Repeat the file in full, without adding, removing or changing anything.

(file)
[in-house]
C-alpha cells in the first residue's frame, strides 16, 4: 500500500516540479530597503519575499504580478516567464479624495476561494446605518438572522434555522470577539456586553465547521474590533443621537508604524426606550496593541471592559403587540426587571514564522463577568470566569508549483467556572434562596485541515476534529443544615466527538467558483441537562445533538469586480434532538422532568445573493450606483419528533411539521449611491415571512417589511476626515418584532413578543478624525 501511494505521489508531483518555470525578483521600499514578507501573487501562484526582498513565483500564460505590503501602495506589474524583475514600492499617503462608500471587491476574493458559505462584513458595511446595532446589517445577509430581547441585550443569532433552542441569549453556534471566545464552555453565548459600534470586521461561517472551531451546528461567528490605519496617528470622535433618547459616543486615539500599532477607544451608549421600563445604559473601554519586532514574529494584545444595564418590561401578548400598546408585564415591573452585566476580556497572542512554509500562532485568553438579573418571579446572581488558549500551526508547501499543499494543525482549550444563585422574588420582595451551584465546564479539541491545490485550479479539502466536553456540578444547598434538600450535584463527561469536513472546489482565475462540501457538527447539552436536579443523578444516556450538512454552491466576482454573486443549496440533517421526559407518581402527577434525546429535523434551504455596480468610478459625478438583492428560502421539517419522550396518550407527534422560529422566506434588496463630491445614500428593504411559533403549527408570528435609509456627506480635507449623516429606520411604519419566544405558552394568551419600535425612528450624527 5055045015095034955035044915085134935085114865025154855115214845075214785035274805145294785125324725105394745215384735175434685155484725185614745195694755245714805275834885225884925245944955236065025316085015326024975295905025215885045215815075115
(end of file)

[in-house]
C-alpha cells in the first residue's frame, strides 16, 4: 500500500516540479530597503519575499504580478516567464479624495476561494446605518438572522434555522470577539456586553465547521474590533443621537508604524426606550496593541471592559403587540426587571514564522463577568470566569508549483467556572434562596485541515476534529443544615466527538467558483441537562445533538469586480434532538422532568445573493450606483419528533411539521449611491415571512417589511476626515418584532413578543478624525 501511494505521489508531483518555470525578483521600499514578507501573487501562484526582498513565483500564460505590503501602495506589474524583475514600492499617503462608500471587491476574493458559505462584513458595511446595532446589517445577509430581547441585550443569532433552542441569549453556534471566545464552555453565548459600534470586521461561517472551531451546528461567528490605519496617528470622535433618547459616543486615539500599532477607544451608549421600563445604559473601554519586532514574529494584545444595564418590561401578548400598546408585564415591573452585566476580556497572542512554509500562532485568553438579573418571579446572581488558549500551526508547501499543499494543525482549550444563585422574588420582595451551584465546564479539541491545490485550479479539502466536553456540578444547598434538600450535584463527561469536513472546489482565475462540501457538527447539552436536579443523578444516556450538512454552491466576482454573486443549496440533517421526559407518581402527577434525546429535523434551504455596480468610478459625478438583492428560502421539517419522550396518550407527534422560529422566506434588496463630491445614500428593504411559533403549527408570528435609509456627506480635507449623516429606520411604519419566544405558552394568551419600535425612528450624527 5055045015095034955035044915085134935085114865025154855115214845075214785035274805145294785125324725105394745215384735175434685155484725185614745195694755245714805275834885225884925245944955236065025316085015326024975295905025215885045215815075115